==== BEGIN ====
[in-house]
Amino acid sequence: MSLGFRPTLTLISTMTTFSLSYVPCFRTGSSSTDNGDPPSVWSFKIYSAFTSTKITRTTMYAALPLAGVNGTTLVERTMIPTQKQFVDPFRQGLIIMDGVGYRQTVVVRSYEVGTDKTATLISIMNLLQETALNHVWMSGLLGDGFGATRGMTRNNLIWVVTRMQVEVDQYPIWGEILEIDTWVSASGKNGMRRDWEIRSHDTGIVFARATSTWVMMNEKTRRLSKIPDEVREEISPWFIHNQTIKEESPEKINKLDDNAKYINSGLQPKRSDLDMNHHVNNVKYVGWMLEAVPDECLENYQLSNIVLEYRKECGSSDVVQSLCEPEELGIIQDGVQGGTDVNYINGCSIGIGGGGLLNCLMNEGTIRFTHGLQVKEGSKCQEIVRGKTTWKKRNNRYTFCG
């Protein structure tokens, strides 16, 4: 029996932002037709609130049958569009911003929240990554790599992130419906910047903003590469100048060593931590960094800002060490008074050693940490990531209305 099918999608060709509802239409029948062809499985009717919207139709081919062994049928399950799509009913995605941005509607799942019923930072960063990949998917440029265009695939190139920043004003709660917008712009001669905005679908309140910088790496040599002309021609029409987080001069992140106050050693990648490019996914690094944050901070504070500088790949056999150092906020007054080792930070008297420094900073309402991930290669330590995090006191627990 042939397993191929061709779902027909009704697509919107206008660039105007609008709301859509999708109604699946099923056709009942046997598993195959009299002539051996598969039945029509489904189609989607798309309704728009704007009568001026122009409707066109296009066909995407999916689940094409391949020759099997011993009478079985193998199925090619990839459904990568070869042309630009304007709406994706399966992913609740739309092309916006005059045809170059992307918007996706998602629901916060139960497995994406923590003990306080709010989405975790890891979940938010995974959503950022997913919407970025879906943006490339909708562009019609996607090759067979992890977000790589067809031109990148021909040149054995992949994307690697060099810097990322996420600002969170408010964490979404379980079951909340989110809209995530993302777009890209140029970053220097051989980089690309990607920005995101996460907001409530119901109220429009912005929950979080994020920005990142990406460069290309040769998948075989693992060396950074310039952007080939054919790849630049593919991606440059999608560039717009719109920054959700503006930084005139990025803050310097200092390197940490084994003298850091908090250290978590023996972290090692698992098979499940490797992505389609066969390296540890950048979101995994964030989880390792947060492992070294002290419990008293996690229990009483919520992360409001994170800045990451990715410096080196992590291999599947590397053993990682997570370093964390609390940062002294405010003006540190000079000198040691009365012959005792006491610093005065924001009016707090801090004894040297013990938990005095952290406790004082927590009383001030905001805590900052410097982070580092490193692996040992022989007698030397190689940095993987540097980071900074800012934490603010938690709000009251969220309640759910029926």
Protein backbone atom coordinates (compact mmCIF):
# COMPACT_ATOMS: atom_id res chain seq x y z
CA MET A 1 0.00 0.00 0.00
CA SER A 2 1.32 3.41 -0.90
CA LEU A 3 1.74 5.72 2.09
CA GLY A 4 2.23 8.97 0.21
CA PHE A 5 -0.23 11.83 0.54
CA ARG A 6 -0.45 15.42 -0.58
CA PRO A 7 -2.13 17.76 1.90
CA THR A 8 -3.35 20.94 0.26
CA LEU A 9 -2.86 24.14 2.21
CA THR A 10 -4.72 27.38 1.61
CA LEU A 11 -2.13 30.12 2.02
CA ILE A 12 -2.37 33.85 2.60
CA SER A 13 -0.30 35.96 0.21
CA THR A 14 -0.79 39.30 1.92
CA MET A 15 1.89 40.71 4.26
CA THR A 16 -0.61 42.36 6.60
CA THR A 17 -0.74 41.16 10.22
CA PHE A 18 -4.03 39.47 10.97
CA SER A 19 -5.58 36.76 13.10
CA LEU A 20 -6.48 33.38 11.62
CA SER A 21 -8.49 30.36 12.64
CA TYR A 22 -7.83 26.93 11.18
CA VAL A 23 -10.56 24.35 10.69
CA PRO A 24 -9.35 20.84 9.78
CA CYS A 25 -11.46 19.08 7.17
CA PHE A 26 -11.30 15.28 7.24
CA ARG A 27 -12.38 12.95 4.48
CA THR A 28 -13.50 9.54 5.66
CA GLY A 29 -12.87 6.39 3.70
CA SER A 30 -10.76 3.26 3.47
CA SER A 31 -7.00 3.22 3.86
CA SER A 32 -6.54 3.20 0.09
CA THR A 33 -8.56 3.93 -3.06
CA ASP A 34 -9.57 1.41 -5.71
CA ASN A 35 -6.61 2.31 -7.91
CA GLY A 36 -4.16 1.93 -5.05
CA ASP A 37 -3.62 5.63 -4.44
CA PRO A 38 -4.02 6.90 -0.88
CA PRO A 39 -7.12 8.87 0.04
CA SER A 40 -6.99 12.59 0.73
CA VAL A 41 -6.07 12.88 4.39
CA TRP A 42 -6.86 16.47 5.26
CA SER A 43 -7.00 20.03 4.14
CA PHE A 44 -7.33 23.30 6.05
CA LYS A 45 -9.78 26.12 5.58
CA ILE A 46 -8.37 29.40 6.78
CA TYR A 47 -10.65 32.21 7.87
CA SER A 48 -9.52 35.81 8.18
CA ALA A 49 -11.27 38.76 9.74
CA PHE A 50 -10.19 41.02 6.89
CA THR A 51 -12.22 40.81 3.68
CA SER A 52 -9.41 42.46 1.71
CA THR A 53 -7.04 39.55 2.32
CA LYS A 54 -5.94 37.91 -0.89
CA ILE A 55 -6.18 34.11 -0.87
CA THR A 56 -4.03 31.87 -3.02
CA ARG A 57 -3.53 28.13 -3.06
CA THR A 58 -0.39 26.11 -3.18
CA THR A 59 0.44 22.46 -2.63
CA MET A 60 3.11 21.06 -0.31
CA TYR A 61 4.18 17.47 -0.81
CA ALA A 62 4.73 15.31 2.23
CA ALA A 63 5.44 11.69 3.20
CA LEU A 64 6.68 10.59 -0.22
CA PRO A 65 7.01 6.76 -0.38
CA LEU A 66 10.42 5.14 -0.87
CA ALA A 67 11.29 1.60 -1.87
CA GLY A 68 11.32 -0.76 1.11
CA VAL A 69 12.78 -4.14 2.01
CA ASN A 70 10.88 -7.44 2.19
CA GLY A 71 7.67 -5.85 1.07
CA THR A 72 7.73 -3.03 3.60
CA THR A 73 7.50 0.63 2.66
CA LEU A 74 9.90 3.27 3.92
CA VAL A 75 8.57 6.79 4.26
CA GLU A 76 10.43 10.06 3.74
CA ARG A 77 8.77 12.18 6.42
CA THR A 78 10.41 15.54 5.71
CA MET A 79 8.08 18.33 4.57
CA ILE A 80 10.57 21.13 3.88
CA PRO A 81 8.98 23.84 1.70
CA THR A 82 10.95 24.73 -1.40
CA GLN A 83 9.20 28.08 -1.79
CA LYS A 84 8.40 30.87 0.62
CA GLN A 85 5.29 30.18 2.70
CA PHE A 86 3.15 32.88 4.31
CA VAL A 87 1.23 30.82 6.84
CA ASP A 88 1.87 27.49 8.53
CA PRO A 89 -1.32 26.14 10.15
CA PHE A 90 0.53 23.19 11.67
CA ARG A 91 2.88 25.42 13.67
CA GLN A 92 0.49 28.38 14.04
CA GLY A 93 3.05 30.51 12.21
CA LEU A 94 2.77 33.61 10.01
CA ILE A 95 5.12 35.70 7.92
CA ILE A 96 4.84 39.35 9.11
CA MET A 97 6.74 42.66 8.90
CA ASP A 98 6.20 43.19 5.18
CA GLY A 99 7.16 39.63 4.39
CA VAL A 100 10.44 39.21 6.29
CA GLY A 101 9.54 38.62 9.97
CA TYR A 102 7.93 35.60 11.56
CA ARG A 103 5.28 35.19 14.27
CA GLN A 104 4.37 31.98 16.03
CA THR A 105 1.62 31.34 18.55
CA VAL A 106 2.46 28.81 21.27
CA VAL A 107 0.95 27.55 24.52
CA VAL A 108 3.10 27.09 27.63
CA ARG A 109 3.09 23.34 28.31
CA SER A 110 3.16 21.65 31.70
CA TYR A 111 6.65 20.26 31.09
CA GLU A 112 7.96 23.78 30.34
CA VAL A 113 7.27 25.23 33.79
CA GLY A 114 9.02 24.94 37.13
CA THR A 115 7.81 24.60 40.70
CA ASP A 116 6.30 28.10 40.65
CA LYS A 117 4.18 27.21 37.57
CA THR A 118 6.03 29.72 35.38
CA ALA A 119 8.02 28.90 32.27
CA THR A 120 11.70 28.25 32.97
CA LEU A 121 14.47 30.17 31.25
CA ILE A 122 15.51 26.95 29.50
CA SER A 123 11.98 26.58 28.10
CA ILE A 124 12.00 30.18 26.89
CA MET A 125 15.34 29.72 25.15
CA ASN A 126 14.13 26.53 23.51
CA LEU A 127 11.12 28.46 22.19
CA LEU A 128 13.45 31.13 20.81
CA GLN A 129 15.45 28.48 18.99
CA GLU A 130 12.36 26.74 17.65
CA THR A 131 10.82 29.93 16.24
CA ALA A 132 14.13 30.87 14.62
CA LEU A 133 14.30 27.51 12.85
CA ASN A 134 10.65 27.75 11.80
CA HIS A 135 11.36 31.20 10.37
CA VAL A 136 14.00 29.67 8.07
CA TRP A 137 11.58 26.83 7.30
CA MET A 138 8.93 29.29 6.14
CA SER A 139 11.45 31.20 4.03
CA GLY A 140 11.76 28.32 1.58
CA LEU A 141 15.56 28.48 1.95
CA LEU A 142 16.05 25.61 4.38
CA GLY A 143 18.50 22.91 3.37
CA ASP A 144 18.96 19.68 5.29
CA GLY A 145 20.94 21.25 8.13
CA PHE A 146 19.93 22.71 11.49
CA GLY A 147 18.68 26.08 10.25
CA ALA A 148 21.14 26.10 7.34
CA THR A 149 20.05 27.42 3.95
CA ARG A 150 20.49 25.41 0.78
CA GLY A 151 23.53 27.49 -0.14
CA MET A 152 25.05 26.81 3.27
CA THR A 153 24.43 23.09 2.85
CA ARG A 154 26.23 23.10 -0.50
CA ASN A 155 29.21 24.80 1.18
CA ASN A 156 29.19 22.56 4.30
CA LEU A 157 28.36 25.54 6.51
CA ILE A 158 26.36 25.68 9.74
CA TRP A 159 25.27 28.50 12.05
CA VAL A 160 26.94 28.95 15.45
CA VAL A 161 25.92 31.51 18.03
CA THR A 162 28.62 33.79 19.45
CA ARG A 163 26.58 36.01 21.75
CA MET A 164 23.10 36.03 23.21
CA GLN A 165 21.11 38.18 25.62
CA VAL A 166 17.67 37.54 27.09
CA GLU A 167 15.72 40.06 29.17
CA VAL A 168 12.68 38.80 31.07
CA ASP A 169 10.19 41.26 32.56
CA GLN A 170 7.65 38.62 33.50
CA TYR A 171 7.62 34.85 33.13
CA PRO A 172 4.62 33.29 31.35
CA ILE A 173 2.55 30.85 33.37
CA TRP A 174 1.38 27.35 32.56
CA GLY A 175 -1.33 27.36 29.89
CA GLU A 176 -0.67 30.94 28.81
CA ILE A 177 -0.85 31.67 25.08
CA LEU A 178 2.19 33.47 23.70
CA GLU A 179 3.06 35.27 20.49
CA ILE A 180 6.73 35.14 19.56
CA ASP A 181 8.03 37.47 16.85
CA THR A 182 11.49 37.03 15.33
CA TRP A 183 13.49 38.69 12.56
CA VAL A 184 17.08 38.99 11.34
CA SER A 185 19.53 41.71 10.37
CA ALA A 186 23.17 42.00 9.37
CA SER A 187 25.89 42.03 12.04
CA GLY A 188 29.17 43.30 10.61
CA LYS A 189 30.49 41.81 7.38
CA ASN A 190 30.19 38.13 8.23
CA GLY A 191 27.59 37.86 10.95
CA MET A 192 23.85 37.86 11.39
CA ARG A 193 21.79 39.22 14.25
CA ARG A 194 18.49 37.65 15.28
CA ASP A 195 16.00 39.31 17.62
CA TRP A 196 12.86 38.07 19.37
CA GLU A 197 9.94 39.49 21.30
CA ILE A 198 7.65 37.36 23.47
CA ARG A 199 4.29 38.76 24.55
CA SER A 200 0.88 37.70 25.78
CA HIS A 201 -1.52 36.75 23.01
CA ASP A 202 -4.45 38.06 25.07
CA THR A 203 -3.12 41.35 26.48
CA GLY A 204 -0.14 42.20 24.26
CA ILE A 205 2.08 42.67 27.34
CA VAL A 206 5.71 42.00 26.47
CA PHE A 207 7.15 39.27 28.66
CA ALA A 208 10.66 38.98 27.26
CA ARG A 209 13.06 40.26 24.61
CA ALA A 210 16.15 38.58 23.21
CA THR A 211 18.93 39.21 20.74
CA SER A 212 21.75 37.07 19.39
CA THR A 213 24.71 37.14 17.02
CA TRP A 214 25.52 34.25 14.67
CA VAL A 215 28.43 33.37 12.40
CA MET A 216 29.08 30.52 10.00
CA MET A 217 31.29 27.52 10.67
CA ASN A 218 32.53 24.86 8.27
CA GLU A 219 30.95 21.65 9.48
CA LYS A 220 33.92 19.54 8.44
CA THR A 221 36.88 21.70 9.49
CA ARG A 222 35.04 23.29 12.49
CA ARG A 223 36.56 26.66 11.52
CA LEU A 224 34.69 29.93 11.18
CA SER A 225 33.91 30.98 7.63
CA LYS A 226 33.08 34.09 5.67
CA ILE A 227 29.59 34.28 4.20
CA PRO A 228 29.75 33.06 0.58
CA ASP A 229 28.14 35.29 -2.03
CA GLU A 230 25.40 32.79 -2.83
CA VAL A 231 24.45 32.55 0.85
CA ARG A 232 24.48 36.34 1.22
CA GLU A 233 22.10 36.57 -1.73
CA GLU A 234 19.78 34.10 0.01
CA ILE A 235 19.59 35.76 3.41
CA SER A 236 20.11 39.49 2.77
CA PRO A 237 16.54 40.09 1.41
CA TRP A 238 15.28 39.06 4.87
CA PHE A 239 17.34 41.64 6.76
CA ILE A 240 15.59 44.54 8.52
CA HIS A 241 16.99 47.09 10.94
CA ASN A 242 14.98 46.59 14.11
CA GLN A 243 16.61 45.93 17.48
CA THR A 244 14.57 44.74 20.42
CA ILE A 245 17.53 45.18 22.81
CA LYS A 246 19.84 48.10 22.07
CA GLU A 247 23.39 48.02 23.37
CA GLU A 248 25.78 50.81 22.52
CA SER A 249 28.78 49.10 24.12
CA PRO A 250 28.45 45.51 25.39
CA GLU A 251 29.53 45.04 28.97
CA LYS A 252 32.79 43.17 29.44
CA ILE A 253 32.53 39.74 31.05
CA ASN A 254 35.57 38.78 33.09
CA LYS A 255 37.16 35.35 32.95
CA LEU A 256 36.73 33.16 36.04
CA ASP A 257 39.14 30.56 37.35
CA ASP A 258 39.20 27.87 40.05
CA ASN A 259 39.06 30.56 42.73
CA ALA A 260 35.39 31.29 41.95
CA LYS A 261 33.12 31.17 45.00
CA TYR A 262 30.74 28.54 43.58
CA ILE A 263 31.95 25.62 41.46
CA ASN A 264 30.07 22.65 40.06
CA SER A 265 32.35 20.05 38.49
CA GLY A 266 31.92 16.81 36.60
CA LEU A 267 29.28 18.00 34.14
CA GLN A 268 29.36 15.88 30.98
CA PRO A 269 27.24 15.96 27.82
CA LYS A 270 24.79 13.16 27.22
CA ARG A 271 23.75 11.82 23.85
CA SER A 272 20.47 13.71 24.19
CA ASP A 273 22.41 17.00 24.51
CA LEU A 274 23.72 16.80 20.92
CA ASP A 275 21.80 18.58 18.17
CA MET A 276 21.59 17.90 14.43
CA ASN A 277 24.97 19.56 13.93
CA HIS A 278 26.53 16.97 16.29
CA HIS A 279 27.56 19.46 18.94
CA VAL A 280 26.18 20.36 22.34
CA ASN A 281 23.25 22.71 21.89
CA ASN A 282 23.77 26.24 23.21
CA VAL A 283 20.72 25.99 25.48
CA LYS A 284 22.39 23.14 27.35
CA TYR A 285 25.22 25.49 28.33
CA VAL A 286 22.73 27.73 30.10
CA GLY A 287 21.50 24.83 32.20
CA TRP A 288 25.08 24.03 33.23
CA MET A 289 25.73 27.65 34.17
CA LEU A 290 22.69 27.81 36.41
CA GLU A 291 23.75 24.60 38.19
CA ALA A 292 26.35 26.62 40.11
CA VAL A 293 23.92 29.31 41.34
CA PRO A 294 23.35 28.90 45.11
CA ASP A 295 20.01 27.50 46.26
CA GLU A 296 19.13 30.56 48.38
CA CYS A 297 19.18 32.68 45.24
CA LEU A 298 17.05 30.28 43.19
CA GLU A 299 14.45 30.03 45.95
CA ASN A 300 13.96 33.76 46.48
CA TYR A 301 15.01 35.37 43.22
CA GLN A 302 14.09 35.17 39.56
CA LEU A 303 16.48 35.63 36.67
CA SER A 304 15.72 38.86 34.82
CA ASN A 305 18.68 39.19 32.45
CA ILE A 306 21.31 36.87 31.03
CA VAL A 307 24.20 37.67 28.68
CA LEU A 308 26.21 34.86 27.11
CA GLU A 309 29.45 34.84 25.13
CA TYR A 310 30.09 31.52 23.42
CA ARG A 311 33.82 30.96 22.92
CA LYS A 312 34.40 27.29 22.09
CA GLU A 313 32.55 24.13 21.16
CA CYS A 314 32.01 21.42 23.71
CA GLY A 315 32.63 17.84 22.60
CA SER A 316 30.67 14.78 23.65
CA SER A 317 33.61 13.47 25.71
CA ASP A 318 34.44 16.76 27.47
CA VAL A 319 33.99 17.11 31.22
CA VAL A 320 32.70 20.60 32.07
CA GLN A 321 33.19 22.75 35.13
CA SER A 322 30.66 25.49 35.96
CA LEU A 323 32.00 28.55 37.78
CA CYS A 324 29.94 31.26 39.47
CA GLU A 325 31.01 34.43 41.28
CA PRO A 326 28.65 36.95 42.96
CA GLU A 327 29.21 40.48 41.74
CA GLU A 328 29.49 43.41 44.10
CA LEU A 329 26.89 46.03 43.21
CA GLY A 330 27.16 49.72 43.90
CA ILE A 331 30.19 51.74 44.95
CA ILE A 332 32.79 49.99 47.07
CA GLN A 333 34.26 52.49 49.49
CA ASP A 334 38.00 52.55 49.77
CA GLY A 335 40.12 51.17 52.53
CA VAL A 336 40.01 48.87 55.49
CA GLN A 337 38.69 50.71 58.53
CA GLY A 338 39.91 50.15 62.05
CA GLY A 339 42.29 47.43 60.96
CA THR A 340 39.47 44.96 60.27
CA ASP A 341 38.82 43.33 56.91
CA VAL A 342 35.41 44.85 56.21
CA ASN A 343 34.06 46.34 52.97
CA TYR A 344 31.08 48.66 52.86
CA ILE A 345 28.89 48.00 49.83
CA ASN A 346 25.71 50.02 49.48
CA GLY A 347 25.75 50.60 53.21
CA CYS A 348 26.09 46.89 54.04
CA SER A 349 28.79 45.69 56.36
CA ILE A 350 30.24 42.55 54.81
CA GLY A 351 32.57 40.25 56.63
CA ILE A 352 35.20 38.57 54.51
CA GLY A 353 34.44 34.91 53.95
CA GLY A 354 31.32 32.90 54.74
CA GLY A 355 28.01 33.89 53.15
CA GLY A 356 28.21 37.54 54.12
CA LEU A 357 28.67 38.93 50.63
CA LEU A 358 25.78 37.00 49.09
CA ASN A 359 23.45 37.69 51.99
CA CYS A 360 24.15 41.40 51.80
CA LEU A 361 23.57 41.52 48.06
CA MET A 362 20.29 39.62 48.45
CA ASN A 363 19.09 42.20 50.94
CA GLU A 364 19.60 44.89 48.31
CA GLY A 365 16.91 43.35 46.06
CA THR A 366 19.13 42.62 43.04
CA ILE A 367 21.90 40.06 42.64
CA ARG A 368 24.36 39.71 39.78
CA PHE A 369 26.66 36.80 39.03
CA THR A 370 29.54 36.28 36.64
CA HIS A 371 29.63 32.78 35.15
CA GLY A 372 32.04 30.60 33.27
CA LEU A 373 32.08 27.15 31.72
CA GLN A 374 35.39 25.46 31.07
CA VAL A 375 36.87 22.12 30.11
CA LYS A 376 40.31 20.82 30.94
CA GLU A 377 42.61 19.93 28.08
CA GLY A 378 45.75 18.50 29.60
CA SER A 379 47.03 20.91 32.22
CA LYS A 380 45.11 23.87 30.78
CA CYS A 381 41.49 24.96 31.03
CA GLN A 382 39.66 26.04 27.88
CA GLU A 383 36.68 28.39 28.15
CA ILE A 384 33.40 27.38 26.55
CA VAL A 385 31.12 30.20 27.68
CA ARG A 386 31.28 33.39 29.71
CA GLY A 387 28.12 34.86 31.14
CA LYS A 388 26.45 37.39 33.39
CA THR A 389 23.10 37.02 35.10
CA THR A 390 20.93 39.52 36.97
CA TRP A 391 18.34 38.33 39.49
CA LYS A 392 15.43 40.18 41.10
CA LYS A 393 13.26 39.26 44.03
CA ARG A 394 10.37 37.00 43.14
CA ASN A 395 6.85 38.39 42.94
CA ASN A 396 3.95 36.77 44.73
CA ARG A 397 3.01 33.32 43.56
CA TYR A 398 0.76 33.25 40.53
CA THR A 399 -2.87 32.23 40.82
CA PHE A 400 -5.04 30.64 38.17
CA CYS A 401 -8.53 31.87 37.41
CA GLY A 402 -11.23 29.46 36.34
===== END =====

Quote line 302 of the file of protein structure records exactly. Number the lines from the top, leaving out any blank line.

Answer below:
CA CYS A 297 19.18 32.68 45.24